The West: From the Mighty Mississippi to the California Gravel: With Emigrants Across the Great West
Mr. Miller has been a speaker with the Organization of American Historians (OAH) Distinguished Lectureship Series since 1999.
The inspiration for this essay comes from June Carter Cash's Press On, compact disc of Risk Record Group/Small Hairy Dog (1999) with beautiful renditions of such greats as"Diamonds in the Rough," written by A. P. Carter,"Gatsby's Restaurant," by June herself and Rosie Carter, and"I Used to Be Somebody," composed by June alone. June, who married Johnny Cash in 1968, is one of three daughters of Mother Maybelle (Addington) Carter. The latter, who died in 1978, was one of a talented threesome (the two others were A. P. Carter and Sara (Dougherty) Carter, his wife) from Maces Spring, Virginia, who together, as the legendary Carter Family, revolutionized (almost by themselves) the playing and singing of old-time country music.
Another debt, in this case for my title, derives from the reverse side of a record-album cover The Wilderness Road and Jimmie Driftwood (LPM-1994), recorded in Nashville, Tennessee (26 and 27 November 1958) on label of Radio Corporation of America (RCA) and released in 1959. From the comments for one folk song thereon, the"First Covered Wagon" (also called at times"Swing That Golden Gate," to be accomplished, of course, with the proverbial Yankee Doodle hinges) came the words for my title.
With those preliminaries let me proceed to recount the advance of emigrants across the Great West, ultimately to California and Oregon, not to mention Washington. It should be remembered that the story of America's westward migration really begins in the East, with the likes of Daniel Boone, where trails (often following those of the Indians) were blazed into and across such places as the bluegrass country of Kentucky, once known as the"dark and bloody ground" for the struggles waged there between Native Americans and the Euroamerican newcomers.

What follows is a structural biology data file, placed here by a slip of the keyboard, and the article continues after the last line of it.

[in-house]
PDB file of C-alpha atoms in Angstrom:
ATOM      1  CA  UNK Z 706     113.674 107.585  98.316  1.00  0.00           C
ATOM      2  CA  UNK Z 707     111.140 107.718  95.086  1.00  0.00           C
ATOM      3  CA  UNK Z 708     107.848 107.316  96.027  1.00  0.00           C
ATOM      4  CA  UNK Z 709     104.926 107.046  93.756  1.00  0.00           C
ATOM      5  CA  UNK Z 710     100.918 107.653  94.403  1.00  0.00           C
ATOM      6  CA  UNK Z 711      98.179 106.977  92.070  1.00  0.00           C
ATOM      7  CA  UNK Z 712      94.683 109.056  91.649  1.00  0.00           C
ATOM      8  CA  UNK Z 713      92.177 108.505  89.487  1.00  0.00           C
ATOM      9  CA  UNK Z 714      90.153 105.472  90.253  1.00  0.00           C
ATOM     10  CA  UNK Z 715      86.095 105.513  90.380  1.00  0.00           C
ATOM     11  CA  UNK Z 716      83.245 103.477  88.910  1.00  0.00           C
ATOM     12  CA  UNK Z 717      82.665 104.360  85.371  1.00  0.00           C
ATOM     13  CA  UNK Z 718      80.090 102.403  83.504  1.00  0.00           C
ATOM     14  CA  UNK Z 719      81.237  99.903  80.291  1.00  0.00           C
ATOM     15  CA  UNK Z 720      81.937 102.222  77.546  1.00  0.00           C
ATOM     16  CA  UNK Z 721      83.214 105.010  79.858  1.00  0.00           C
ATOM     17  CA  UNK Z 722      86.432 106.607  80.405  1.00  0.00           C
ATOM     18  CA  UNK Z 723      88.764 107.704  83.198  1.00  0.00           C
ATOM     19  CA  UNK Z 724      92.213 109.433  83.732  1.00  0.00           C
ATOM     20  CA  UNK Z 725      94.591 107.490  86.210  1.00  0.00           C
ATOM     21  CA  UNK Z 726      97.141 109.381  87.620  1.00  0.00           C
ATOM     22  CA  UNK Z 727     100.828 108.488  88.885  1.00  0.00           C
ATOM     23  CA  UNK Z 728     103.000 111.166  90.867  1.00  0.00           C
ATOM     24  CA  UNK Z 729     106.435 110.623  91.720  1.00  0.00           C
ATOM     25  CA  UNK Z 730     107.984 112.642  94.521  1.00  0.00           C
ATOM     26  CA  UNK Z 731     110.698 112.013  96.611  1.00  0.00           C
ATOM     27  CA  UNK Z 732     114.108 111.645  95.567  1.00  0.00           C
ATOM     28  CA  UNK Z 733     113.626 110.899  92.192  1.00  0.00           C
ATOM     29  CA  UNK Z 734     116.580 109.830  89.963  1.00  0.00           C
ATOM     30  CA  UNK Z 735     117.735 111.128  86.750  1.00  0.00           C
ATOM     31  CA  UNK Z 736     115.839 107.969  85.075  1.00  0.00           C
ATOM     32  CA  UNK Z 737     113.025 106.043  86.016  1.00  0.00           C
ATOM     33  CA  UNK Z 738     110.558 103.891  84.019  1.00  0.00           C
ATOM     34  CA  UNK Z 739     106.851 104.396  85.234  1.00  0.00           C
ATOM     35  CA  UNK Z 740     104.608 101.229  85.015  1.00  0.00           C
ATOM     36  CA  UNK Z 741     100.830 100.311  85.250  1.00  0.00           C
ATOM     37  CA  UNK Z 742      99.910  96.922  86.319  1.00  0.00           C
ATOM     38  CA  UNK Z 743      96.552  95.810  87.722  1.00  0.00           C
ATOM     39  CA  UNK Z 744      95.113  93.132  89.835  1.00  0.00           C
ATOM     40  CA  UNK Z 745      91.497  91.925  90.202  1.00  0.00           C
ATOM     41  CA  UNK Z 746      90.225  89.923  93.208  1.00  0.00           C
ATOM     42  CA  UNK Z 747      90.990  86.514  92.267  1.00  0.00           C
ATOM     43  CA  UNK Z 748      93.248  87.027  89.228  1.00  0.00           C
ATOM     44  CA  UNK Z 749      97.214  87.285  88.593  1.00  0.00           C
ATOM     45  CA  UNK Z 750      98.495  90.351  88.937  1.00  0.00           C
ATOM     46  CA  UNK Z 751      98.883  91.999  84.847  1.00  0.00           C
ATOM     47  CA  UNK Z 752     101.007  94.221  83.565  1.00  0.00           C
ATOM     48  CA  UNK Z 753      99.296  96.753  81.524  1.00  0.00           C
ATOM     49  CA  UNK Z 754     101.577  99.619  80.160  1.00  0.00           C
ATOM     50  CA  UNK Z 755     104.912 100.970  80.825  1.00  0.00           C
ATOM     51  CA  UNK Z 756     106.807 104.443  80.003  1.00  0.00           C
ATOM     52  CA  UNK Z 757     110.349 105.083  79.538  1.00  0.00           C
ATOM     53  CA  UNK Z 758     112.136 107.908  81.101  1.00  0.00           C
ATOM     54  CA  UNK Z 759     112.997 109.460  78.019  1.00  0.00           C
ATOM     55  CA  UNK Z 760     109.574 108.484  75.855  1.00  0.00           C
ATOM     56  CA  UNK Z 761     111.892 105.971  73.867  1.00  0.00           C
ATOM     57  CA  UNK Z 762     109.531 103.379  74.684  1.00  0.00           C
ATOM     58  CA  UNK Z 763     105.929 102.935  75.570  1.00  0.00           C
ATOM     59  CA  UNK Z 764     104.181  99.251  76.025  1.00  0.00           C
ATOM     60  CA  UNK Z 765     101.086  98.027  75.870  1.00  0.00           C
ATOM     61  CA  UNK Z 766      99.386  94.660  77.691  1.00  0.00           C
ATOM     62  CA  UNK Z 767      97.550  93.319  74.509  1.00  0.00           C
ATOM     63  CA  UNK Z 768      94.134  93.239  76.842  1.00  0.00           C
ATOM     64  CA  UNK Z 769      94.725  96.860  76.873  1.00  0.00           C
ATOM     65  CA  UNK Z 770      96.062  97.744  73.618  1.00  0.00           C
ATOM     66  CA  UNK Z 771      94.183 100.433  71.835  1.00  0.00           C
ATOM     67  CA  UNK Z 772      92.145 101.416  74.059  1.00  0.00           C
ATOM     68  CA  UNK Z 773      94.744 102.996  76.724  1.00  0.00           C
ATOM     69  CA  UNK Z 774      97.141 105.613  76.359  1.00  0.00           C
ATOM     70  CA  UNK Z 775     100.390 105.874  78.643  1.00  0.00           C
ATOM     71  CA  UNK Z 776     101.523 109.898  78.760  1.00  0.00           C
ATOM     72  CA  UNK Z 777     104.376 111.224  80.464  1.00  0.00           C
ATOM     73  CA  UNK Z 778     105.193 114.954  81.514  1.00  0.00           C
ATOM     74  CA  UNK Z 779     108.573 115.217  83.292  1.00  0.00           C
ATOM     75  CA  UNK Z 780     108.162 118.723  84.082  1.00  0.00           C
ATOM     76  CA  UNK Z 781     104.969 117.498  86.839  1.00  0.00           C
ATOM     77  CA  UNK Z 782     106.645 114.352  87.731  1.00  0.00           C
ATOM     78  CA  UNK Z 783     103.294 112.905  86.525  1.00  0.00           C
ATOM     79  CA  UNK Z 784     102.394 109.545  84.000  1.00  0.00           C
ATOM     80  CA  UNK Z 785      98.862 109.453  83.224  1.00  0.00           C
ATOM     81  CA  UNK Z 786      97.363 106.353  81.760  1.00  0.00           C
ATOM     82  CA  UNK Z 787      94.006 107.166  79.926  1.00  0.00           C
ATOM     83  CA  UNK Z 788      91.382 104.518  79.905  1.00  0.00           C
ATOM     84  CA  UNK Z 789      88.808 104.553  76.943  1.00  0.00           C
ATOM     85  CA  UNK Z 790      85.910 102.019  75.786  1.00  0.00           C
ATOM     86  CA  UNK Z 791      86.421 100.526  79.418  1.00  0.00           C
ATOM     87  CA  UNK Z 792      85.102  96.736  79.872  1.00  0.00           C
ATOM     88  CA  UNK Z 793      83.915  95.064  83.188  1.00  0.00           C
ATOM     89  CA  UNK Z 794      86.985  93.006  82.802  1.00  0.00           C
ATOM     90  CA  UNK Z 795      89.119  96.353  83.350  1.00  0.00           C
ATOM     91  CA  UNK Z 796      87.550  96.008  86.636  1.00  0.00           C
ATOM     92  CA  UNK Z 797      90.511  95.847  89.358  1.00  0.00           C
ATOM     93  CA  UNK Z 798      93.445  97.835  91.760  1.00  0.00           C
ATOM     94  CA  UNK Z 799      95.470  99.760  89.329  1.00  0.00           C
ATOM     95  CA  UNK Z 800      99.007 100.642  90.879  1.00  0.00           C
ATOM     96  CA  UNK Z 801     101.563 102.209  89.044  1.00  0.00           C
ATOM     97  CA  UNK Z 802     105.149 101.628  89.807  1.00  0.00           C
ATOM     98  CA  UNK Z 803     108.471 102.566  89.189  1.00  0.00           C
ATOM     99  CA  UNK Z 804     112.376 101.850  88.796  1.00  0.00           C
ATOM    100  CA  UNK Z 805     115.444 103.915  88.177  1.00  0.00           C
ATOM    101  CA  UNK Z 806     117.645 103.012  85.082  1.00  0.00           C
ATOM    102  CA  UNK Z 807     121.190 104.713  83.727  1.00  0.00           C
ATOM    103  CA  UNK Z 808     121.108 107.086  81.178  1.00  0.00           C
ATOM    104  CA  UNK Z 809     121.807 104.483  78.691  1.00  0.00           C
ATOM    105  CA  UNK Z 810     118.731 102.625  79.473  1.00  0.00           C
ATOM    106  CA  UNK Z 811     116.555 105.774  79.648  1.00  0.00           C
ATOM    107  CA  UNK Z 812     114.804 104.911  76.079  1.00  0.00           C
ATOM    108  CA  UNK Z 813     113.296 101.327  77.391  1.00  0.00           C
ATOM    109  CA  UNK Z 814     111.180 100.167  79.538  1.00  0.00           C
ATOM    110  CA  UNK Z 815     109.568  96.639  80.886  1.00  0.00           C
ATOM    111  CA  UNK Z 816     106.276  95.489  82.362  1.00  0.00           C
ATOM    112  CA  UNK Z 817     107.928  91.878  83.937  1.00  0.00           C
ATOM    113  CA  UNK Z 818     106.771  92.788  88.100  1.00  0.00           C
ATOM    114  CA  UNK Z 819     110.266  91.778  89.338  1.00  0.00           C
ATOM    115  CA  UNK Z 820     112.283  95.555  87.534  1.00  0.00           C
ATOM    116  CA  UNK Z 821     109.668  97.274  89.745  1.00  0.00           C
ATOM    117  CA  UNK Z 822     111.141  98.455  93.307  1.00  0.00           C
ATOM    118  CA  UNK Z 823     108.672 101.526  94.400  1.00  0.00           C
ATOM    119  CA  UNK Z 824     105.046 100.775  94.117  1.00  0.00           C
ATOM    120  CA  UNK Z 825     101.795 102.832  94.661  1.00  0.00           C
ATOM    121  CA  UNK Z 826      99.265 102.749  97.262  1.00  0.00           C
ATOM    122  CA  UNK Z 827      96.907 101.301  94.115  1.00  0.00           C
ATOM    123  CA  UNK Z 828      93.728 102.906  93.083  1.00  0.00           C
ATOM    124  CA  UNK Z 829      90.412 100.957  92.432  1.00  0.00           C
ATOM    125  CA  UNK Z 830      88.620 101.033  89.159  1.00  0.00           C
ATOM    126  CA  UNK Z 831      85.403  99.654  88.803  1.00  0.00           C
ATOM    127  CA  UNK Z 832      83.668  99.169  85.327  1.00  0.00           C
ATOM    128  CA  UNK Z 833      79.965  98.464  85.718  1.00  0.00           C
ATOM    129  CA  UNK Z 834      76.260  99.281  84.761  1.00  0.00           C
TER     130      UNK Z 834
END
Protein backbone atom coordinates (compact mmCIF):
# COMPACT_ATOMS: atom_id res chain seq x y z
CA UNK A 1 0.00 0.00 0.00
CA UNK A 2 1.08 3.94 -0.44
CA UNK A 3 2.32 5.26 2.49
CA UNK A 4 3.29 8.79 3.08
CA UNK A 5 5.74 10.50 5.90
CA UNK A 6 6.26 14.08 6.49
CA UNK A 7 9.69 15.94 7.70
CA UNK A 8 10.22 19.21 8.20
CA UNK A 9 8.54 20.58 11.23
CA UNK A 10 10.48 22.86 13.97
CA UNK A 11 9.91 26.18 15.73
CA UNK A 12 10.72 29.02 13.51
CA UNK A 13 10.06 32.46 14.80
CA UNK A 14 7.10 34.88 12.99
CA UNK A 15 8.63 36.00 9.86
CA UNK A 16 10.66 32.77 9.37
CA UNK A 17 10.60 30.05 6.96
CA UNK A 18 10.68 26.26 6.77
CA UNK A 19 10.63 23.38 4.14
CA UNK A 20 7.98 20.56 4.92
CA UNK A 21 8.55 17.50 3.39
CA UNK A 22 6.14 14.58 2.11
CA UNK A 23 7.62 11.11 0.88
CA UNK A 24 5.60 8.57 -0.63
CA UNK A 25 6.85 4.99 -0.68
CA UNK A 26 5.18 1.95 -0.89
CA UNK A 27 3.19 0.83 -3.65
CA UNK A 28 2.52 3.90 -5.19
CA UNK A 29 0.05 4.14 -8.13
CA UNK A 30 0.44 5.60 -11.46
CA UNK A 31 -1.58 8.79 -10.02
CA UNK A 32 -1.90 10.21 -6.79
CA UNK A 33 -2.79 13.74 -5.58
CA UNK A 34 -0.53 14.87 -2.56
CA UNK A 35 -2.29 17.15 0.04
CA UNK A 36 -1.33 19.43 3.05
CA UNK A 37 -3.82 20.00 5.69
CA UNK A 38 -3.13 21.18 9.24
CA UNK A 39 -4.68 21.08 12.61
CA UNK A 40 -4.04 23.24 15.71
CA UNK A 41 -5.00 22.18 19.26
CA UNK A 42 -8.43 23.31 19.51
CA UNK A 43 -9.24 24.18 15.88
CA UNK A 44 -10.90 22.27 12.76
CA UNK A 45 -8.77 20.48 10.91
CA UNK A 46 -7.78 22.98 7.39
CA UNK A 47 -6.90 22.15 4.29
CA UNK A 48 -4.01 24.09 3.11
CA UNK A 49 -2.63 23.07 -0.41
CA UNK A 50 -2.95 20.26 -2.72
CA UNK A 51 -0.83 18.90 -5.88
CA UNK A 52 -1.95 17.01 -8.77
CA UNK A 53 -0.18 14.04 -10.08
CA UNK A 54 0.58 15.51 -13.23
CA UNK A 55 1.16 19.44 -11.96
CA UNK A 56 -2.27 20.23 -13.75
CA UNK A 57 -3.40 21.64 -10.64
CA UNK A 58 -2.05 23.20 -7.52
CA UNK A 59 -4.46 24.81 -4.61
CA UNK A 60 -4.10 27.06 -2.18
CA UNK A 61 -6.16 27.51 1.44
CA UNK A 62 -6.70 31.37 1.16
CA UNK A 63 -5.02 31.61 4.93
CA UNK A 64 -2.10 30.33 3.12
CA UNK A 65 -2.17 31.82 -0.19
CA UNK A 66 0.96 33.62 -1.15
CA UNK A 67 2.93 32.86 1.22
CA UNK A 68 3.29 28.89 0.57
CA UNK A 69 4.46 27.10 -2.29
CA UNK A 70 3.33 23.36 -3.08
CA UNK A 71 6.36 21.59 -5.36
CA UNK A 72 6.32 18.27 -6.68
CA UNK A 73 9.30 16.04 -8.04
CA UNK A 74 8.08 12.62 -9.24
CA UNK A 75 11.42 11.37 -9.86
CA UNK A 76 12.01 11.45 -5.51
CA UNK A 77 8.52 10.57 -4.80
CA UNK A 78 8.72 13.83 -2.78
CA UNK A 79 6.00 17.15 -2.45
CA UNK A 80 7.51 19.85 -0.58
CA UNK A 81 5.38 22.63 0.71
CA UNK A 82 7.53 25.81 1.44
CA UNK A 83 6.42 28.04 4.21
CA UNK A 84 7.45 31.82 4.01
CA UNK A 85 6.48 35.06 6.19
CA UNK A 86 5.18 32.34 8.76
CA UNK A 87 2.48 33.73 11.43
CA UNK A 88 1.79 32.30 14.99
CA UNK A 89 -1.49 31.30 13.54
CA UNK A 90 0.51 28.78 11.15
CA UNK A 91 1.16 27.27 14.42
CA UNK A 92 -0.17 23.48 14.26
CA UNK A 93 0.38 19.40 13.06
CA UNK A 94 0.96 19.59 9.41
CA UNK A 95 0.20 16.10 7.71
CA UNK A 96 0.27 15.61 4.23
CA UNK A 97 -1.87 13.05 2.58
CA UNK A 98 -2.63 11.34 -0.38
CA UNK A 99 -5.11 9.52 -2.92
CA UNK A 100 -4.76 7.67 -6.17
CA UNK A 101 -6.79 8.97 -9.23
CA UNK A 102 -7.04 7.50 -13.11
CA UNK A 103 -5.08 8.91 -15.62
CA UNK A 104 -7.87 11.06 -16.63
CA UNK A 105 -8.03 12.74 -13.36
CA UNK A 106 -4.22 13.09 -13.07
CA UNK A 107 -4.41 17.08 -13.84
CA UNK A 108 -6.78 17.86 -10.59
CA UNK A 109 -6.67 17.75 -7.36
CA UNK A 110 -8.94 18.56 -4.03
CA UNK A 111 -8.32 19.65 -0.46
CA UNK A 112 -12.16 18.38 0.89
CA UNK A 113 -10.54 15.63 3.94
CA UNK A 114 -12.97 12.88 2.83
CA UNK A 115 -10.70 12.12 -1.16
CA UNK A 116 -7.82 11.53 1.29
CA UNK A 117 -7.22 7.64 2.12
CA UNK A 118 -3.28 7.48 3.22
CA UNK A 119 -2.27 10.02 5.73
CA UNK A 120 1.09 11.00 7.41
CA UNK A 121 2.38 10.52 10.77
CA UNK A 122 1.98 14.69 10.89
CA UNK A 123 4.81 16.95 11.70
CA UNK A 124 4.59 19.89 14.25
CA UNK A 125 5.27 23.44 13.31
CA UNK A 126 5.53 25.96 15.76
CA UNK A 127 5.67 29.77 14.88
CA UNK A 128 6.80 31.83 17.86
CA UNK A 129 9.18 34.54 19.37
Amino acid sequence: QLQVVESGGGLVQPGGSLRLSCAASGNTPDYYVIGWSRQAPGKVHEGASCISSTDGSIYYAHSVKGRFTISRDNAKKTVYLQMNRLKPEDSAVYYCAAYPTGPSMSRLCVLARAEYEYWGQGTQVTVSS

One of the principal routes into Kentucky and from there into what became the Old Northwest Territory in 1787, with its southern boundary on the Ohio River, was the Cumberland Gap, a defile through what the Indians called the"Endless Mountains"--the Appalachians. My mother's family for one (the Borahs), which includes Senator William E. Borah (1865-1940), entered Kentucky in 1793 by way of the Shenandoah Valley of Virginia and thence through the Cumberland Gap. They were Jacob and Abigail (Aumiller) Borah and children, including the eldest John (1787-1842), my great-great-great grandfather.
The Borahs took up abodes in Kentucky, first in Bourbon County, later Butler. Then, led by George Borah (1789-1860), second son of Jacob and Abigail, the Borahs for the most part moved on to Illinois, where they put down deep and lasting roots in Wayne County in the southeastern portion of the prairie state. In fact, George entered 80 acres of land in the southeast part of Wayne in 1817 (the year before statehood for Illinois). He and his family there worshiped in the Shiloh congregation of the Cumberland Presbyterian Church, to which denomination the Borahs adhered for generations.